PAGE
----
Printed in Kansas City Business Journal – Read the article here

By Rob Roberts on October, 17, 2008

The Kansas City area is headed for a doctor shortage of epidemic proportions.

Therefore, leadership of the Metropolitan Medical Society of Greater Kansas City, an 800-member physician advocacy group, is prescribing heavy doses of recruitment during the next 10 years.

In that span, 40 percent of the roughly 4,400 doctors now practicing in the metro area are expected to retire, according to a survey
scheduled to be presented during the group’s Oct. 16 annual meeting. Jill Watson, executive director of the organization, said the
survey gauged the local physician work force’s ability to keep up with the health care demands of aging baby boomers.

The results were “scary,” said Dr. Steve Reintjes, a neurosurgeon and president of the medical society.

“News of this looming shortage comes at a time when practicing physicians are already having a difficult time recruiting,” Reintjes said.

The survey found that 44 percent of the 393 respondents said they have open positions in their practices and that 74 percent said they anticipate the need to recruit doctors in the next five years.

Unless remedies are found, Reintjes said, patients will face longer waits to see primary-care doctors and “exceedingly long waits” to see specialists.

“There also will be a profound economic impact,” he said. “Doctors are an essential component of the local economy because of the people we employ, the taxes we pay and the charitable contributions we make.”

Watson said the survey determined that area practices employ 21,000 full-time and 3,200 part-time employees. Combined with the doctors, that accounts for $2.7 billion in annual payroll.

In the next few weeks, Watson said, the medical society will release the final portion of the survey, which focuses on the insurance reimbursement rates received by local doctors relative to rates paid in surrounding markets. Past surveys have shown that local reimbursement rates contribute to the recruitment problem, and some comments in the new survey suggest that remains the case.

Fifty-nine percent of the doctors surveyed said they found it highly difficult to recruit new doctors, and one said it was because of reimbursement rates that are 20 percent to 30 percent less than those paid in Nebraska and Oklahoma.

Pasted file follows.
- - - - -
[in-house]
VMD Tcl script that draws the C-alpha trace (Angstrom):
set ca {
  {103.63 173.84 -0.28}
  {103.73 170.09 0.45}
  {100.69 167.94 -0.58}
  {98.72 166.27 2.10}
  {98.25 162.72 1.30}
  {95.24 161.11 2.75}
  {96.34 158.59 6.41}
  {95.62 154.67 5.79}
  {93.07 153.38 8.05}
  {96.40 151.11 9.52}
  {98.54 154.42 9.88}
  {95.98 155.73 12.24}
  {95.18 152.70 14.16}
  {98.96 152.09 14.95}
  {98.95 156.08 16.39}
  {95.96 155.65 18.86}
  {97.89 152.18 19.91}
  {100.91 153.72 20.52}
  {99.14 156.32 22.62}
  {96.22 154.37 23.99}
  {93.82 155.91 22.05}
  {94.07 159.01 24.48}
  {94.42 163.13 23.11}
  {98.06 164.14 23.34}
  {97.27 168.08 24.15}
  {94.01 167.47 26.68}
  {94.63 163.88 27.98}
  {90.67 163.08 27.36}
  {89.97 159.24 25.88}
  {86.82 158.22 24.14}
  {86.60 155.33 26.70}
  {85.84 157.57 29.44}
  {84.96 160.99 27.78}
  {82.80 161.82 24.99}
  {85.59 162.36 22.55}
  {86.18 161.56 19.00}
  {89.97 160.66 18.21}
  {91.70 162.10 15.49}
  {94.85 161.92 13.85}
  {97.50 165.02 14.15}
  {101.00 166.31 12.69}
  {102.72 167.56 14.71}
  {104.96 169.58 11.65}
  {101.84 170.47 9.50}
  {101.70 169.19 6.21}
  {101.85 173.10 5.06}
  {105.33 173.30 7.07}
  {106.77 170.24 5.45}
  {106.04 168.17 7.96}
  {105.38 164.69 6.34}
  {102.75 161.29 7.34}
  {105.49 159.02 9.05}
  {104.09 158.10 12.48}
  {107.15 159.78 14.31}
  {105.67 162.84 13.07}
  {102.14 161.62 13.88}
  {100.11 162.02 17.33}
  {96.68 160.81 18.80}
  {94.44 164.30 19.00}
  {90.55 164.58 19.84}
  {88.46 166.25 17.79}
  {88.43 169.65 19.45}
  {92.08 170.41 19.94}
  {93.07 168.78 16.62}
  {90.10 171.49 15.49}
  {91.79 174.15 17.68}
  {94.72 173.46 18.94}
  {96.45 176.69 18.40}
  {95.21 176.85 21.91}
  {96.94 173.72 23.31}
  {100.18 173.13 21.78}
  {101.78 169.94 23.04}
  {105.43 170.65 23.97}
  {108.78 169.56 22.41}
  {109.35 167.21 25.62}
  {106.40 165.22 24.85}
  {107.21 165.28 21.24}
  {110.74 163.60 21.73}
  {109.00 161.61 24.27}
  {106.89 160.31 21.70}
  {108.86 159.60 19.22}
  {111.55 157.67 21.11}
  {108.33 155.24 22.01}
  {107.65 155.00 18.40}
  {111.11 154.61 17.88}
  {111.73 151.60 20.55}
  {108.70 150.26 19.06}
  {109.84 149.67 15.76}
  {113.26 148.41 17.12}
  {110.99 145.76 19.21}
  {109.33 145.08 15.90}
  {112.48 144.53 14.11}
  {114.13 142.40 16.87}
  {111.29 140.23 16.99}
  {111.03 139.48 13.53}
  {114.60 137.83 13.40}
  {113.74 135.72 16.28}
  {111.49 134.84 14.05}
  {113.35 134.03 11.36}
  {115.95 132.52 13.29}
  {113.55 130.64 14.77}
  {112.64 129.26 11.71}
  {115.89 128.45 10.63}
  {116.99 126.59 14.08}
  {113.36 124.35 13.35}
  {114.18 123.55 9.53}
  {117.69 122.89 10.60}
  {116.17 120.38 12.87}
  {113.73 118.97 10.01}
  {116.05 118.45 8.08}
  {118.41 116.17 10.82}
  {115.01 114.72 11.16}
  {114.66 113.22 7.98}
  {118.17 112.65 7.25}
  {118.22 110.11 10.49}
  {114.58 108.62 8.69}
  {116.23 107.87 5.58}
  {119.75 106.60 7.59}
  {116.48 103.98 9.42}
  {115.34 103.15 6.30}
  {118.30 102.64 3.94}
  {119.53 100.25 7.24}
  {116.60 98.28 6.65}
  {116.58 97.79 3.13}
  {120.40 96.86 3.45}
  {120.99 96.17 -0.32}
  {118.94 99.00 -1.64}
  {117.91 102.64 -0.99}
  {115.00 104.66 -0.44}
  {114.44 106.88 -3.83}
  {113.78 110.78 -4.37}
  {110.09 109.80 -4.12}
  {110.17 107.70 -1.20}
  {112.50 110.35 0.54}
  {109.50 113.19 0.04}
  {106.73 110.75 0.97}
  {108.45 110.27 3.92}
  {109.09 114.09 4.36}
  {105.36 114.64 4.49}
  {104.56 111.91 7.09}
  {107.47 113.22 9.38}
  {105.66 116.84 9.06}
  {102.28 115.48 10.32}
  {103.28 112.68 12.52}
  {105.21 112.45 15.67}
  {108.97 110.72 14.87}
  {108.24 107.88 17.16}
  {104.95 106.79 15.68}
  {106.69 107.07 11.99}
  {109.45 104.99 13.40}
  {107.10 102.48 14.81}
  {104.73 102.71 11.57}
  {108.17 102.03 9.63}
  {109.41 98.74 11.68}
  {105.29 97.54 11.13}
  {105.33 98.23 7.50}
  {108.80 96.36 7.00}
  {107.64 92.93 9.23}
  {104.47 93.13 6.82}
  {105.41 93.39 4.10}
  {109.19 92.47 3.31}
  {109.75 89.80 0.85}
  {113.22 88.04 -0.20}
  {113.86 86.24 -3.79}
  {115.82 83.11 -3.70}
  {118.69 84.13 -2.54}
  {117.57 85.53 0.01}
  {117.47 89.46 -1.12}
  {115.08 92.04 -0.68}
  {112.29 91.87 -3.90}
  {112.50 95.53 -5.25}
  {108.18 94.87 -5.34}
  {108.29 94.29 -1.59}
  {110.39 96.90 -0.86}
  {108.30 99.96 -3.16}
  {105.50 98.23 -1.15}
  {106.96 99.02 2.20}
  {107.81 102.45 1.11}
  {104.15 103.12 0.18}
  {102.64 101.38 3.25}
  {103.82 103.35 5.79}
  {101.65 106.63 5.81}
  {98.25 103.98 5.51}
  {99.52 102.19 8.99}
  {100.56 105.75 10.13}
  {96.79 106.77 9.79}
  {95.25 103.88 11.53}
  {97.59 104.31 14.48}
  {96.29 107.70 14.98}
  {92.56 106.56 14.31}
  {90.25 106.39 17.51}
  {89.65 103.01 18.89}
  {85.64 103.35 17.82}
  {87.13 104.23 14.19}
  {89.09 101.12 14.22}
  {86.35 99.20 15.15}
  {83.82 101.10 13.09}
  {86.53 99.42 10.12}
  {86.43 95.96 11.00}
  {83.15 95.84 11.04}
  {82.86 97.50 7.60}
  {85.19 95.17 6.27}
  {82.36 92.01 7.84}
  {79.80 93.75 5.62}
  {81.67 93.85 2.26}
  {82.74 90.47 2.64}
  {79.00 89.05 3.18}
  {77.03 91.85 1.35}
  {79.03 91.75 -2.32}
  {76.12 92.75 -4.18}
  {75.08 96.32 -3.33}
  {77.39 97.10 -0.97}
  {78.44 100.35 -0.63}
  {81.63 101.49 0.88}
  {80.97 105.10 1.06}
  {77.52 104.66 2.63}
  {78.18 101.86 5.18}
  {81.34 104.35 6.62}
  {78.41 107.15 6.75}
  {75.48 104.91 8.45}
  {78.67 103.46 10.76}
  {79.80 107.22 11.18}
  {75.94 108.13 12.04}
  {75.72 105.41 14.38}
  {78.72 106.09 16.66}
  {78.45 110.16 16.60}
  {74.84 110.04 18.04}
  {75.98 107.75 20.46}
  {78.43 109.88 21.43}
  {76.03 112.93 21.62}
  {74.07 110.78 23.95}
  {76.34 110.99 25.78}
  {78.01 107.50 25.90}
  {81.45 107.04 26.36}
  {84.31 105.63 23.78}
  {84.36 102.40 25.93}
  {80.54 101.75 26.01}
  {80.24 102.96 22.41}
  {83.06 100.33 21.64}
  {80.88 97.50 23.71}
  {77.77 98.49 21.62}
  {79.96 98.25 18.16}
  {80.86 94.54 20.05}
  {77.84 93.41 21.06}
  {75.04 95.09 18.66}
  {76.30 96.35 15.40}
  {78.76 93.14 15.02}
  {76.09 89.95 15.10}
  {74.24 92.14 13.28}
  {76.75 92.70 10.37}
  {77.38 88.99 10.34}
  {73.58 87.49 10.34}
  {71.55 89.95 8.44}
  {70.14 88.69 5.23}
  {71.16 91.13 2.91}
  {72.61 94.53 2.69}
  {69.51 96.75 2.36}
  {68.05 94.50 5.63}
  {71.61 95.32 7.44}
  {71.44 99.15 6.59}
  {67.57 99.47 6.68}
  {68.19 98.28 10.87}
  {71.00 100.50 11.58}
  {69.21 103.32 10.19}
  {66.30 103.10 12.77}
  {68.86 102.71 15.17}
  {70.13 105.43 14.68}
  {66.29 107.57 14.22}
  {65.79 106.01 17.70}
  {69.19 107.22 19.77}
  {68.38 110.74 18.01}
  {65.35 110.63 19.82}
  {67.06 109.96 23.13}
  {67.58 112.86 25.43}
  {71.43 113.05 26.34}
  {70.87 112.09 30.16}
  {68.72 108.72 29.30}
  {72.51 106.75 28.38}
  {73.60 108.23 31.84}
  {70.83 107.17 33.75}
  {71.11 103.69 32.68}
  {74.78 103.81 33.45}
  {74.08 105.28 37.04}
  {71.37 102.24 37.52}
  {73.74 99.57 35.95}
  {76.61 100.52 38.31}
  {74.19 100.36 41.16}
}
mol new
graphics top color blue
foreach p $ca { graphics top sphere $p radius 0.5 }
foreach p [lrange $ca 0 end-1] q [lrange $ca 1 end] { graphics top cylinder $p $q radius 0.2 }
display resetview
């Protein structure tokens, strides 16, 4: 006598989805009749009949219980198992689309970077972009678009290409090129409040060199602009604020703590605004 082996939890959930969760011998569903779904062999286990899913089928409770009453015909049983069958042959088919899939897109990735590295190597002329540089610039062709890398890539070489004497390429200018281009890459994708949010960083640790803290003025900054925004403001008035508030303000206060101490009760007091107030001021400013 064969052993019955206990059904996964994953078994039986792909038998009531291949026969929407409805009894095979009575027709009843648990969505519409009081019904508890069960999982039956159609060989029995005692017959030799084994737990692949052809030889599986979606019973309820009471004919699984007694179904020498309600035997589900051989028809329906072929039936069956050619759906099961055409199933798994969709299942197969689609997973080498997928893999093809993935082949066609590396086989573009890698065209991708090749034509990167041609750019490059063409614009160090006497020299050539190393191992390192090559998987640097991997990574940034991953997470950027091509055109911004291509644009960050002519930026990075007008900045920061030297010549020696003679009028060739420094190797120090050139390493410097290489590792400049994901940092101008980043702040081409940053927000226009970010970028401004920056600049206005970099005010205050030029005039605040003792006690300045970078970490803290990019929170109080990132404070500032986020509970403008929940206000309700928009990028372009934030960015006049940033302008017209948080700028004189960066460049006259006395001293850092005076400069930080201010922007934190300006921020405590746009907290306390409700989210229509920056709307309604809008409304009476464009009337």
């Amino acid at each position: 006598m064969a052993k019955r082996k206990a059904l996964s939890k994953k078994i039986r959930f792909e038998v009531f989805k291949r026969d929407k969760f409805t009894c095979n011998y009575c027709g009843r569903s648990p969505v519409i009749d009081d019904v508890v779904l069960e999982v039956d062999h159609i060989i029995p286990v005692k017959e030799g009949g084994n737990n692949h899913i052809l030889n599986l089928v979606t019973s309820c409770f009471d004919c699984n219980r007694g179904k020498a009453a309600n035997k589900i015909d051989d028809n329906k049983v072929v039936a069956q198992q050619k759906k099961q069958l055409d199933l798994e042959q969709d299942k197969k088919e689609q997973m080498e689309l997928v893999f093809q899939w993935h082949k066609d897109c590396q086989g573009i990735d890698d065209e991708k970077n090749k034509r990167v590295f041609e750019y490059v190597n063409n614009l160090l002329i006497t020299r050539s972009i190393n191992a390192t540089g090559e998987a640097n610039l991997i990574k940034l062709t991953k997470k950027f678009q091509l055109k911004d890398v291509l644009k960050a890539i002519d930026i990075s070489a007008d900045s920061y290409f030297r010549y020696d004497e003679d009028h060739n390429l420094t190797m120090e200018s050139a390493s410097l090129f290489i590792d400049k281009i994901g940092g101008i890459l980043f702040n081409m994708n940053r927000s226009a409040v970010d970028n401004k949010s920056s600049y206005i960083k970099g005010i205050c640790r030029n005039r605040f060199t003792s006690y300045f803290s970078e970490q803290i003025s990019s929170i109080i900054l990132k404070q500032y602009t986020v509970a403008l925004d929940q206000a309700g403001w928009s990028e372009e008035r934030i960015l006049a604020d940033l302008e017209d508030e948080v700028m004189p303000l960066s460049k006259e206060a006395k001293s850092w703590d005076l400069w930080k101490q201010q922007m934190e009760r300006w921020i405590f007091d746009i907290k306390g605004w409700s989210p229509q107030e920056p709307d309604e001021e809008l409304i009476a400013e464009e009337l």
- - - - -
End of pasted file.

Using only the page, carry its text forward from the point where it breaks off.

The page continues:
“I no longer believe it is ethical to attract a new physician to Missouri,” another doctor wrote. “Malpractice insurance in Kansas is so much better.”

Reintjes said malpractice lawsuits filed in Missouri had declined 60 percent since the enactment of tort reform in 2005. Consequently, malpractice insurance premiums on the Missouri side have decreased between 10 percent and 30 percent, he said.

Still, doctors who live and practice on the Missouri side pay twice as much for malpractice insurance as their Kansas counterparts.

The difference, Reintjes said, is that Kansas doctors buy only the first $200,000 of malpractice coverage from private carriers and are covered beyond that level through the Kansas Health Care Stabilization Fund, which spreads risk among all doctors in the state.

Reintjes serves on a board appointed by Gov. Matt Blunt to study the feasibility of creating a similar fund in Missouri, which could help recruitment, he said.

In the meantime, the medical society will pitch students, residents and doctors in other cities on this area’s quality of life, low cost of living, highquality hospitals and other selling points.

The society soon will launch a Web site in conjunction with the Kansas City Area Development Council and the Kansas City Area Life Sciences Institute Inc. It will target current and future doctors who want to participate in clinical research.

Watson said the new survey found that a surprising number of local doctors — 26 percent — participate in cutting-edge trials and other clinical research. That probably is due to the area’s heavy concentration of research assets, such as the Stowers Institute for Medical Research, the University of Kansas and University of Missouri-Kansas City medical schools, Kansas City University of Medicine and Biosciences, and one of the nation’s highest concentrations of contract resource organizations, which help conduct trials of new therapies.

Bill Duncan, president of the Kansas City Area Life Sciences Institute Inc., said that attracting more physician/researchers will do more than mitigate the looming doctor shortage. A large physician/researcher population also has been deemed a missing link in the effort to translate more locally generated basic research into commercialized health care products and services.

“The more physicians we have involved in research, the better our quality of care is going to be and the better our citizens’ access to cutting-edge treatments is going to be,” he said. “So it seems (the physician recruitment effort) will be beneficial to all parties involved.”

How bad is it, doc?

A survey commissioned by the Metropolitan Medical Society of Greater Kansas City indicates that local physician practices may be inadequately staffed to deal with rising demand for health care. Some highlights:

  • 40 percent of the area’s 4,428 physicians — 1,771 doctors — plan to retire within 10 years.
  • 44 percent of local practices have physician openings; 74 percent expect openings within five years.
  • 59 percent of local doctors think recruiting new doctors to this market is highly difficult. | 816-421-5900